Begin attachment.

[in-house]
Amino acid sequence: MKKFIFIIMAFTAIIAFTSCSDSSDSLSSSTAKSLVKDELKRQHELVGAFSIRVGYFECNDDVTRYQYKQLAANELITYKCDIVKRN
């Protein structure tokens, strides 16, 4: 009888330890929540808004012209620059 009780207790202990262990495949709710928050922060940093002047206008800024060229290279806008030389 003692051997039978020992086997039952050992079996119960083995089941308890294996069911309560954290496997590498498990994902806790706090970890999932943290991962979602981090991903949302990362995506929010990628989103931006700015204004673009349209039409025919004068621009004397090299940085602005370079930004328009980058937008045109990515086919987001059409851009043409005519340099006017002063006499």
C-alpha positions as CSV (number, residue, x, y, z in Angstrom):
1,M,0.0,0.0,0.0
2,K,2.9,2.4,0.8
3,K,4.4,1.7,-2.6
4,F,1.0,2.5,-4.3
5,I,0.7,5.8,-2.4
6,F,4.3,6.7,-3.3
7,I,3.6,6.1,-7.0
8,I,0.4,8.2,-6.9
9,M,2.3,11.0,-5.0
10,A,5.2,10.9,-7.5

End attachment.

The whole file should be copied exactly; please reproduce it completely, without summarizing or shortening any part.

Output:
[in-house]
Amino acid sequence: MKKFIFIIMAFTAIIAFTSCSDSSDSLSSSTAKSLVKDELKRQHELVGAFSIRVGYFECNDDVTRYQYKQLAANELITYKCDIVKRN
């Protein structure tokens, strides 16, 4: 009888330890929540808004012209620059 009780207790202990262990495949709710928050922060940093002047206008800024060229290279806008030389 003692051997039978020992086997039952050992079996119960083995089941308890294996069911309560954290496997590498498990994902806790706090970890999932943290991962979602981090991903949302990362995506929010990628989103931006700015204004673009349209039409025919004068621009004397090299940085602005370079930004328009980058937008045109990515086919987001059409851009043409005519340099006017002063006499």
C-alpha positions as CSV (number, residue, x, y, z in Angstrom):
1,M,0.0,0.0,0.0
2,K,2.9,2.4,0.8
3,K,4.4,1.7,-2.6
4,F,1.0,2.5,-4.3
5,I,0.7,5.8,-2.4
6,F,4.3,6.7,-3.3
7,I,3.6,6.1,-7.0
8,I,0.4,8.2,-6.9
9,M,2.3,11.0,-5.0
10,A,5.2,10.9,-7.5